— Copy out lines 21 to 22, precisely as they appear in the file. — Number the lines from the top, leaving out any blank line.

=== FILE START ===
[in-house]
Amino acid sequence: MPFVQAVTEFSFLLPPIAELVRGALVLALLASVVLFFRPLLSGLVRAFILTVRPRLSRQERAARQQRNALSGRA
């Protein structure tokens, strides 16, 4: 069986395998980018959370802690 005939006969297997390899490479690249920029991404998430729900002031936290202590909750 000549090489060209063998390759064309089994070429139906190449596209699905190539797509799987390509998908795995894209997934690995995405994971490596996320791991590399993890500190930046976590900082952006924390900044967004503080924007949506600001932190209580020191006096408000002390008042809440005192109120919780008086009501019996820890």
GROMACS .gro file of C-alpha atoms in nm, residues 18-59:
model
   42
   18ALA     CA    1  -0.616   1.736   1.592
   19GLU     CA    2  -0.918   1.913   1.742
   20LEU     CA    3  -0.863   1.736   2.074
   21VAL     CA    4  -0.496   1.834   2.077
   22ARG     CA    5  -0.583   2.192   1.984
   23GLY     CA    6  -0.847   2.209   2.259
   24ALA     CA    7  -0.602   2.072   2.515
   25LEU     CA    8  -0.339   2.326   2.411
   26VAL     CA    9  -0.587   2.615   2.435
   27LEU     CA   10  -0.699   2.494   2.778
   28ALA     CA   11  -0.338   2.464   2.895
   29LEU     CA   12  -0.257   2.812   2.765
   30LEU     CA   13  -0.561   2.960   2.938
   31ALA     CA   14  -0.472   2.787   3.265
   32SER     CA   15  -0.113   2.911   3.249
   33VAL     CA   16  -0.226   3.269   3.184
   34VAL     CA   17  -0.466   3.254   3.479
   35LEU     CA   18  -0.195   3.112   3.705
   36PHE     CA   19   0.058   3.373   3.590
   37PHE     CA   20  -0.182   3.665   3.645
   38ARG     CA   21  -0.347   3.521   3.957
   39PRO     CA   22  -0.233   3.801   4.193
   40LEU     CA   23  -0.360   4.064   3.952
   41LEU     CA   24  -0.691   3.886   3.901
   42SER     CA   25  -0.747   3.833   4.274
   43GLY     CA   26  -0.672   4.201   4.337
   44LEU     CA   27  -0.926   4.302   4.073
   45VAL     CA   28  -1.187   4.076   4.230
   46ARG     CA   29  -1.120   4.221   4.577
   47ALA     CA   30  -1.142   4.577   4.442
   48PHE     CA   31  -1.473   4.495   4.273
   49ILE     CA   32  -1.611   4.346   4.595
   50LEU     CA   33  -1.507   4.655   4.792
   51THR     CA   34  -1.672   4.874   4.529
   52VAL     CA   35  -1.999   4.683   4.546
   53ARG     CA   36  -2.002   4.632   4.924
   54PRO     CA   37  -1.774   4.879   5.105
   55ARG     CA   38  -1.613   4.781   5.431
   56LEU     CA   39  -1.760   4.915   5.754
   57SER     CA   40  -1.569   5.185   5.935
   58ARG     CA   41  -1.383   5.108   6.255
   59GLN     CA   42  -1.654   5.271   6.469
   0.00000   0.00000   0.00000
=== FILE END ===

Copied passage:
   32SER     CA   15  -0.113   2.911   3.249
   33VAL     CA   16  -0.226   3.269   3.184